Over half of US adults now live in mobile-only homes - study

Wednesday 18 January 2017 | 15:10 CET | News

The number of US adults living landline free and with only mobile phones has doubled since 2010, reaching 52 percent last fall, from 26 percent six years before, according to the latest GfK study. As expected, young people live in mobile-only homes, but older people are also catching up.

The proportion of senior citizens (ages 65+) in mobile-only households quadrupled over the past six years to 23 percent, while the figure for Millennials (born from 1977 to 1994) jumped to 71 percent from 47 percent. Generation Xers (born 1965 to 1976) is the age group most likely to live in mobile-only households, at 55 percent. By comparison, the figure for Baby Boomers (born 1946 to 1964) is 40 percent.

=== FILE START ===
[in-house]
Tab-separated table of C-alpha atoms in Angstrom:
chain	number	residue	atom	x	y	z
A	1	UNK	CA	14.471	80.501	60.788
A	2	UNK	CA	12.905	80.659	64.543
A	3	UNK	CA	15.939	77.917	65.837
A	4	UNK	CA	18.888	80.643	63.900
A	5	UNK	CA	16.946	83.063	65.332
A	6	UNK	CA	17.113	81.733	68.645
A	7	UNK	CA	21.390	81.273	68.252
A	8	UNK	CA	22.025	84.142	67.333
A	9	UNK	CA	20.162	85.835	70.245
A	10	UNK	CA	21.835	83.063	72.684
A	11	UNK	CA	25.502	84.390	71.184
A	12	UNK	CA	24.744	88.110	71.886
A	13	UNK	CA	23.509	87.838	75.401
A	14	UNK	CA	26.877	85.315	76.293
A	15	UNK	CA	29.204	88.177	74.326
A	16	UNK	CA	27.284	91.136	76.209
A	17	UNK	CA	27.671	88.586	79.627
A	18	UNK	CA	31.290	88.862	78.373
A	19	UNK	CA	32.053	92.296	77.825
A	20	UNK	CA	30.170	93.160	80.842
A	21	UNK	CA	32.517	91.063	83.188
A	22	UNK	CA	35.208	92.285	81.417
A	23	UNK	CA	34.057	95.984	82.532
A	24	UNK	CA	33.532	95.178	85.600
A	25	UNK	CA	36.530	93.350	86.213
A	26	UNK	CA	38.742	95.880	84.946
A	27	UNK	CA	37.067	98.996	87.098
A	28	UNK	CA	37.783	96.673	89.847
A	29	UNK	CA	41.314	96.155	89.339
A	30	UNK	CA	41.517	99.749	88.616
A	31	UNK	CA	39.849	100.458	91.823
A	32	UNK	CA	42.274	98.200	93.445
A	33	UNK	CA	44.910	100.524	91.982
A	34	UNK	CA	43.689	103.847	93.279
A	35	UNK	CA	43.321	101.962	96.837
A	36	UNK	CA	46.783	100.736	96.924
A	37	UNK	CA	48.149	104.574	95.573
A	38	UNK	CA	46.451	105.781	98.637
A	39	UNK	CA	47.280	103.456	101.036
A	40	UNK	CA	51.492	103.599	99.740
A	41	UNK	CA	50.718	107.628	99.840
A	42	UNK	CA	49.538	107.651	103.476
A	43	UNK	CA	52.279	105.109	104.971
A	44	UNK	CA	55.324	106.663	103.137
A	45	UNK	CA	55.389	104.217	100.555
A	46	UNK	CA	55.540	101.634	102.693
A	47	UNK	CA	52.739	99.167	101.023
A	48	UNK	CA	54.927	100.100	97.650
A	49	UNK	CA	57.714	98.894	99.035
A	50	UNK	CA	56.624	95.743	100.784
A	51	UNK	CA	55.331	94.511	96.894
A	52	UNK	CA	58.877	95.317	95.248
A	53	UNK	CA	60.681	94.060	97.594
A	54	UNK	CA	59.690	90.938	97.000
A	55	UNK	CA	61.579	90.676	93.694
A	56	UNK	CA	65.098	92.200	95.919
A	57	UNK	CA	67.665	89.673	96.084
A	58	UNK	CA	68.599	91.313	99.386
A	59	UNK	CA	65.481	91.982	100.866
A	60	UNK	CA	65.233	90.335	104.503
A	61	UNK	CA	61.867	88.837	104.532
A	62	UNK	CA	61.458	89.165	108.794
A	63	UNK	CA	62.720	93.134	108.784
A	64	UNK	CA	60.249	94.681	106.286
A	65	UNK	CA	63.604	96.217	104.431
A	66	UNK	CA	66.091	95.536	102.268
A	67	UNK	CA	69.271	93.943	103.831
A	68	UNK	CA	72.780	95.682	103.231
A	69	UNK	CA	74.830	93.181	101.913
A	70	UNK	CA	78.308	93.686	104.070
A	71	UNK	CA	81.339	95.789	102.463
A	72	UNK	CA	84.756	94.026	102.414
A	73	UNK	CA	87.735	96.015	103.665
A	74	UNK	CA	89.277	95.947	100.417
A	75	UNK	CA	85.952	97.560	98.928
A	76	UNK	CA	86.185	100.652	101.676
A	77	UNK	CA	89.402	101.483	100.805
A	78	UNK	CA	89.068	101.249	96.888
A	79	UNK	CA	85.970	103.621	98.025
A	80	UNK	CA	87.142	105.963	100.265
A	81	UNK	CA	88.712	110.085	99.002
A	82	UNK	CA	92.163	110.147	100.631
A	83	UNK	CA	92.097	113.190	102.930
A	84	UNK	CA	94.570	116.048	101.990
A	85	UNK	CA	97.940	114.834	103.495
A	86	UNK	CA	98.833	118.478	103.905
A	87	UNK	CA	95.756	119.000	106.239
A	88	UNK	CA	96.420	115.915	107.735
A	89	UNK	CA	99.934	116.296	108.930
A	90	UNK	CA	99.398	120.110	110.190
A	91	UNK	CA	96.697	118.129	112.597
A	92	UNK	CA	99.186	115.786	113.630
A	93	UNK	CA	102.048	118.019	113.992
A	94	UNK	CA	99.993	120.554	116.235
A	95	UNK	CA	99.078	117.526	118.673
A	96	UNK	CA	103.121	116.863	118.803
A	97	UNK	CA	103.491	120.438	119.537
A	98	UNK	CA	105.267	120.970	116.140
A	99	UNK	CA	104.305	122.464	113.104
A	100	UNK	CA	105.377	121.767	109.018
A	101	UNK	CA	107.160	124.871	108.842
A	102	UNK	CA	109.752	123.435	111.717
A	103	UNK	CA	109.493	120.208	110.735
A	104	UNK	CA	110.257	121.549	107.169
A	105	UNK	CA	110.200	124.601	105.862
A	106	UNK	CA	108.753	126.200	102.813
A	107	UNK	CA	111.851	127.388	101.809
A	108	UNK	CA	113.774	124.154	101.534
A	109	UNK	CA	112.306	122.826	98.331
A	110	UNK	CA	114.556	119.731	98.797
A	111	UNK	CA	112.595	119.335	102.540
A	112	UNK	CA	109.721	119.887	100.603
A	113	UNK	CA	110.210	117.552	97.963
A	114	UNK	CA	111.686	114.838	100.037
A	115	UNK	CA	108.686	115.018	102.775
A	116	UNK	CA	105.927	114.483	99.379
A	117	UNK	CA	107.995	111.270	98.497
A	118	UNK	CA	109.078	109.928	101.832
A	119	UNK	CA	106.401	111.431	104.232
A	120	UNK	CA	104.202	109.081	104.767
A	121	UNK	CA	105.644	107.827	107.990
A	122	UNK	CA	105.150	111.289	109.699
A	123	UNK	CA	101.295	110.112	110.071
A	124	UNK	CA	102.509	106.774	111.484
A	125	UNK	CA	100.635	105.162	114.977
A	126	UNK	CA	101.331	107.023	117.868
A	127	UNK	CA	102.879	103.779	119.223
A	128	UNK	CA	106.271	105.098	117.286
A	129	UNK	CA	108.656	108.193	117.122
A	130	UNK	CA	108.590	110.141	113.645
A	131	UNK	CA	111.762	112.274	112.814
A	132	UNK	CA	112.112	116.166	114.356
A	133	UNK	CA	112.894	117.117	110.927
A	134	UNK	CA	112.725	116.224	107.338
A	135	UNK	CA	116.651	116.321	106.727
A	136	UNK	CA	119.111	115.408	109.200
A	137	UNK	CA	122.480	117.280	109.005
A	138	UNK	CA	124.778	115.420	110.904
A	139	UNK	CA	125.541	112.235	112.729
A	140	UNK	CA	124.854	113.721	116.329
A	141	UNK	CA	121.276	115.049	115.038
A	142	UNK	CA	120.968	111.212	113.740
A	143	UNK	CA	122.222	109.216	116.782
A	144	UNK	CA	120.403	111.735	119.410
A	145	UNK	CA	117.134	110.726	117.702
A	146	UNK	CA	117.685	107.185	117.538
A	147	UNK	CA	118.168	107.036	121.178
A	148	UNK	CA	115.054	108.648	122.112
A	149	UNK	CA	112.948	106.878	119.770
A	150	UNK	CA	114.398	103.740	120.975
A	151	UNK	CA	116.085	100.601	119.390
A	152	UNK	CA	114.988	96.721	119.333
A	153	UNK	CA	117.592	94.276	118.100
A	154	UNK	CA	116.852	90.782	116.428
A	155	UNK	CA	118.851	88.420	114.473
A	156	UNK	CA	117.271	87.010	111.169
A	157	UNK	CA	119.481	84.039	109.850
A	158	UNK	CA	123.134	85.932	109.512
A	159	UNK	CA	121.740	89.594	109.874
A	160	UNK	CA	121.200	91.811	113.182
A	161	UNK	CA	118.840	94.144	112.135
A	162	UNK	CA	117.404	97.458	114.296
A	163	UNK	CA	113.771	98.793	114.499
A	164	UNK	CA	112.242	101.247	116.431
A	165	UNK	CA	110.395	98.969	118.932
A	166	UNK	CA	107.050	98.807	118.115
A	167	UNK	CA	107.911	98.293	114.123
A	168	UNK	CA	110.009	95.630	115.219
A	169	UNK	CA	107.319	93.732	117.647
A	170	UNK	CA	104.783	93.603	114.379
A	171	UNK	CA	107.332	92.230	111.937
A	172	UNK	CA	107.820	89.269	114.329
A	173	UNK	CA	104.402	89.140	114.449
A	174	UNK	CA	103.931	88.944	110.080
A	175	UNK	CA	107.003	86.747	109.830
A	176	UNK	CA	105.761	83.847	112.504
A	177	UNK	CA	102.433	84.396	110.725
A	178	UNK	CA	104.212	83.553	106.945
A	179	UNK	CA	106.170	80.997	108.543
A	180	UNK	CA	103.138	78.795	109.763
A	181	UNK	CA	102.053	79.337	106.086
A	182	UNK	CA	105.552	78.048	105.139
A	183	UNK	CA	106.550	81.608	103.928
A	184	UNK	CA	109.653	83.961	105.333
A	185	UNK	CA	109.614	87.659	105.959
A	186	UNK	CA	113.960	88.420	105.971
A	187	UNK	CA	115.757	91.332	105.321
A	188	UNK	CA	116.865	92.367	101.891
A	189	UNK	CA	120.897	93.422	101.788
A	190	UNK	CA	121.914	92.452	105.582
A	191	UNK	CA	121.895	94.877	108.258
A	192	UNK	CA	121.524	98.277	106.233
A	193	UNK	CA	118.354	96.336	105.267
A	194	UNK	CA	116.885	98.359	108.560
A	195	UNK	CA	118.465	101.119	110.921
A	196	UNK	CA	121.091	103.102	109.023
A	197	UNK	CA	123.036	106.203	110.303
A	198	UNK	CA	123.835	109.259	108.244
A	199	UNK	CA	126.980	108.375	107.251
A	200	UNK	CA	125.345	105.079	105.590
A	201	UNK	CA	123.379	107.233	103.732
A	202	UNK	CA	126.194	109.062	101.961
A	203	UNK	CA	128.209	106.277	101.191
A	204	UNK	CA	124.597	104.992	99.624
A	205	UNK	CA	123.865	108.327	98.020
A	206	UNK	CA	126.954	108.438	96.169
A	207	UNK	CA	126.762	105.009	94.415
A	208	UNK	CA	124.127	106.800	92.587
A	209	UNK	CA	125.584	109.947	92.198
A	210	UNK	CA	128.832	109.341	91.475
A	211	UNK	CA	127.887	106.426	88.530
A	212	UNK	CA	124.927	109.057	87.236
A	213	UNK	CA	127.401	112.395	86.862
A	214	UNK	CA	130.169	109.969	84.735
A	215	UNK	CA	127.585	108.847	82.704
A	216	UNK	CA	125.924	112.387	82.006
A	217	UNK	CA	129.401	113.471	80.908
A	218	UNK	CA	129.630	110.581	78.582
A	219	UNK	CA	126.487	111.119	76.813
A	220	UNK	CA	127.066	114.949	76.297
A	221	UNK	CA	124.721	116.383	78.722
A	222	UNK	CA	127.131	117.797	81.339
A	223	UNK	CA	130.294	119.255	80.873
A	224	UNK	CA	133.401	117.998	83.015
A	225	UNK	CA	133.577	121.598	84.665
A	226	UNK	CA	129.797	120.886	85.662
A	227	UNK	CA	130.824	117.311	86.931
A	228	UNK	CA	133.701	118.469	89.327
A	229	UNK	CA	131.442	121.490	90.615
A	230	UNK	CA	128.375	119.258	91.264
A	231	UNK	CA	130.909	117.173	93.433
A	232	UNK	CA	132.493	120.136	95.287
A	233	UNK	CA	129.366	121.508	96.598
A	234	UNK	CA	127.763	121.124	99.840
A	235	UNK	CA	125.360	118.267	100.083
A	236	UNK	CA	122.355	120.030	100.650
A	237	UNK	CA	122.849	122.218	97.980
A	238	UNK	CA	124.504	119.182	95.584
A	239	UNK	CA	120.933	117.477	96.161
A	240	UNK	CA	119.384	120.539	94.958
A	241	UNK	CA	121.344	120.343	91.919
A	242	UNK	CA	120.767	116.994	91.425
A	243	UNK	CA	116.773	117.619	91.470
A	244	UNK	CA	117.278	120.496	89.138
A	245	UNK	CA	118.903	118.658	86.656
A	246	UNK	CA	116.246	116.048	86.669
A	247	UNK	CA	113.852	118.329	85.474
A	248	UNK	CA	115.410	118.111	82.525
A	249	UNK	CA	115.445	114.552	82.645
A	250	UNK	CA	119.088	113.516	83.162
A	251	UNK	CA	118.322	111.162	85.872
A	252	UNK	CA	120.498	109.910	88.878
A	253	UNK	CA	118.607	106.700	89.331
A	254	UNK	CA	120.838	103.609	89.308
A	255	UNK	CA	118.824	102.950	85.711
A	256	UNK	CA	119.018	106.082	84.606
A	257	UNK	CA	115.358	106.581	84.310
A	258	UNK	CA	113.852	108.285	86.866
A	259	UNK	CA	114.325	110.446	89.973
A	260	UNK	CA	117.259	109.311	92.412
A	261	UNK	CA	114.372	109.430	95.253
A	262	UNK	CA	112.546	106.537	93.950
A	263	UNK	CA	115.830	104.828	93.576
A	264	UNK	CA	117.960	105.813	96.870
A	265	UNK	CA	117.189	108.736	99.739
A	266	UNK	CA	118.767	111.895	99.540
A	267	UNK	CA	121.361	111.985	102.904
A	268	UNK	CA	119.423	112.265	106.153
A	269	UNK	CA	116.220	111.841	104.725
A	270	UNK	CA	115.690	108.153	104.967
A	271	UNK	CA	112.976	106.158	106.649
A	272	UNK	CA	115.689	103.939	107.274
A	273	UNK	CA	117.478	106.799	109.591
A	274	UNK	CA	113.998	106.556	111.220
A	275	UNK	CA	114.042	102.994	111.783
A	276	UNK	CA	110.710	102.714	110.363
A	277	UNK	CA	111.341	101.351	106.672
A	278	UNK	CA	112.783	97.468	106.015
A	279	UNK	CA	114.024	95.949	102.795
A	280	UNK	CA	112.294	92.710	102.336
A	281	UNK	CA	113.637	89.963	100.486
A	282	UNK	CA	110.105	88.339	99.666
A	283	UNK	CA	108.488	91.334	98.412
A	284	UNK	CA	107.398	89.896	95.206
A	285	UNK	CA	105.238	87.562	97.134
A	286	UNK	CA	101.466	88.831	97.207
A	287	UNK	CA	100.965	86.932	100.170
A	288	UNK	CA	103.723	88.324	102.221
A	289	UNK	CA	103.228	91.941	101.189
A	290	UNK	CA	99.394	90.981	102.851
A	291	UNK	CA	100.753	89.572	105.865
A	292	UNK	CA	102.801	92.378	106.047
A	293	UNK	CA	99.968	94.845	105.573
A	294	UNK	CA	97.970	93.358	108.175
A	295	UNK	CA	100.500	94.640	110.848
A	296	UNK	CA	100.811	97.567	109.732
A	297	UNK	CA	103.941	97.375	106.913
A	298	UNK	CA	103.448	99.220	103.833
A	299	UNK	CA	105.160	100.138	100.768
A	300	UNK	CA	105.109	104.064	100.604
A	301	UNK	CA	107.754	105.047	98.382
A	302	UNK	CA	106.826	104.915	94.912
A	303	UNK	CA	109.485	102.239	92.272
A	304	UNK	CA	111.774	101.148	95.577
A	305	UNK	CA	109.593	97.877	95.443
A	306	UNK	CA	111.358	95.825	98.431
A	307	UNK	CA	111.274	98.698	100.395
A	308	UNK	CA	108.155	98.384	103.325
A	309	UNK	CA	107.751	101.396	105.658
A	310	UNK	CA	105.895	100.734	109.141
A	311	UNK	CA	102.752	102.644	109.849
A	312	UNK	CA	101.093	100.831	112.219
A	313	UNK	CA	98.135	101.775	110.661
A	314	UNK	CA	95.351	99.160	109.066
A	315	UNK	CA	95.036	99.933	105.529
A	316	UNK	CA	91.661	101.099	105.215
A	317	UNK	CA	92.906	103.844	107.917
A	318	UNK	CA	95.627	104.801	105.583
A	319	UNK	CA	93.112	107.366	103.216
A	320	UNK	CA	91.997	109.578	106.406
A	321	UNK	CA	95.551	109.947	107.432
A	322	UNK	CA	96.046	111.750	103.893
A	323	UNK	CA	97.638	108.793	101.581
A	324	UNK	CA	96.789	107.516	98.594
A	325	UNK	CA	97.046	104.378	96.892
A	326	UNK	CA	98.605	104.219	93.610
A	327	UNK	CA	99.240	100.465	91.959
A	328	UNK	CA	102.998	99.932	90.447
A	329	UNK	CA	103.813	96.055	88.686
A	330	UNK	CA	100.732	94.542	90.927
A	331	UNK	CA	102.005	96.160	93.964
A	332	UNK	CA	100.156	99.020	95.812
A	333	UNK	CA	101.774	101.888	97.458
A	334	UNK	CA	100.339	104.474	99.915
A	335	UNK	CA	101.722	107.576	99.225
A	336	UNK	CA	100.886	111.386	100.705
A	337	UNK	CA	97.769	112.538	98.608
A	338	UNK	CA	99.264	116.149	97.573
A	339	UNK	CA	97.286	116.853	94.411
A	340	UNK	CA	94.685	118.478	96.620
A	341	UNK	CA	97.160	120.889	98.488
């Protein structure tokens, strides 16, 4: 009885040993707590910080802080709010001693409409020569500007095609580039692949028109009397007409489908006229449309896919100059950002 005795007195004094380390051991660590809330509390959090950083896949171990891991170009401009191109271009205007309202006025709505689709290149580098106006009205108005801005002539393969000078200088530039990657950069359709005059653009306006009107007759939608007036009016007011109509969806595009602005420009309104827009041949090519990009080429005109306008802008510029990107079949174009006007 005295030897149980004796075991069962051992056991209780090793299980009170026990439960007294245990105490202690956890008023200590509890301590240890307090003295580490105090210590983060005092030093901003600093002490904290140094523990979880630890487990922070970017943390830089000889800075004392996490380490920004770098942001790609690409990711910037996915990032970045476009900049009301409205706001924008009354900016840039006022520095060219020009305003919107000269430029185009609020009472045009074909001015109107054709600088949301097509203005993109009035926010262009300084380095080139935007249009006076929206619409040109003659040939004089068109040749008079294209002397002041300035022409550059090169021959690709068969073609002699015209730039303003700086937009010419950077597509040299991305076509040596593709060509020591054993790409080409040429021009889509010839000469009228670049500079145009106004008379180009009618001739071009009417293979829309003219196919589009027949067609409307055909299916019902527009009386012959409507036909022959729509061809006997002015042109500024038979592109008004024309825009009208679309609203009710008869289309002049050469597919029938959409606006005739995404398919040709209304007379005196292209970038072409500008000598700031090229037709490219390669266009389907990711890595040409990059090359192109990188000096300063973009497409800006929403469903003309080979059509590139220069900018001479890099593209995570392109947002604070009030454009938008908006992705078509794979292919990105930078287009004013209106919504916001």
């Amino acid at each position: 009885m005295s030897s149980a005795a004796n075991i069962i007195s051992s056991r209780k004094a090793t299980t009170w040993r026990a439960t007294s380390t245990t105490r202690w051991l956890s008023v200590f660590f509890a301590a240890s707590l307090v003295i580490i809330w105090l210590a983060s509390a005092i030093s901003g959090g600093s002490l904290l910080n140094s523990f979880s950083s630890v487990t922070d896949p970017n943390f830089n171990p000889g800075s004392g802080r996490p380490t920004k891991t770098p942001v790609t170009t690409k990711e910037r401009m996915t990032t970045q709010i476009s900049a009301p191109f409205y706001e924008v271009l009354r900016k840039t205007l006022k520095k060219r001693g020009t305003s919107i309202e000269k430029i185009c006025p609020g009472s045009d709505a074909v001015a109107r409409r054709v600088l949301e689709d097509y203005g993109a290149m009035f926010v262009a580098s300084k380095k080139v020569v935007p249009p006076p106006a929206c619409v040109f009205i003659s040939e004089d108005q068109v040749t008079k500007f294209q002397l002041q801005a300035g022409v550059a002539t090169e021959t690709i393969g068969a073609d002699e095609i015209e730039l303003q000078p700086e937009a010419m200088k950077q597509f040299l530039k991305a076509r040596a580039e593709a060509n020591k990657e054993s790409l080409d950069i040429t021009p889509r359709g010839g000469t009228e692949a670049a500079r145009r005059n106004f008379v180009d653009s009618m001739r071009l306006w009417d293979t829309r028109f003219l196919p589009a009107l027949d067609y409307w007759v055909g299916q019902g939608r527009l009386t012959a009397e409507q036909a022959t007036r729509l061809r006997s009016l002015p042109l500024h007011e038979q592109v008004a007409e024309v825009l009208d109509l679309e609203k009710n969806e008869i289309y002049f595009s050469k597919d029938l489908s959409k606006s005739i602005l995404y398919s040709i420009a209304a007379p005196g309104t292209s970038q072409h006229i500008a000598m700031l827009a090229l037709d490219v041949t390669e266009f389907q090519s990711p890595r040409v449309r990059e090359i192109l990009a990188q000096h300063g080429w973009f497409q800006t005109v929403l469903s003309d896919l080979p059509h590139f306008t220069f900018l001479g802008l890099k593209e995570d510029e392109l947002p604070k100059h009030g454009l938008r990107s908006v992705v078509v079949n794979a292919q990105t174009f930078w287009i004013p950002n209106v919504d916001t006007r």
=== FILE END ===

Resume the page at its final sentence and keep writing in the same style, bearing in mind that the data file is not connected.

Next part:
Among ethnic and racial groups, adults of Hispanic or Latino origin or descent have the highest incidence of living free of landline telephones (67%) compared to Asian Americans (54%), whites (51%), and African Americans (50%). Looking across regions, the Northeast has the smallest concentration of mobile-only households (39%), against the Midwest (53%) and the South (57%). Data show that 57 percent of Northeast homes have bundled data and TV services, versus 49 percent in the South and less elsewhere.

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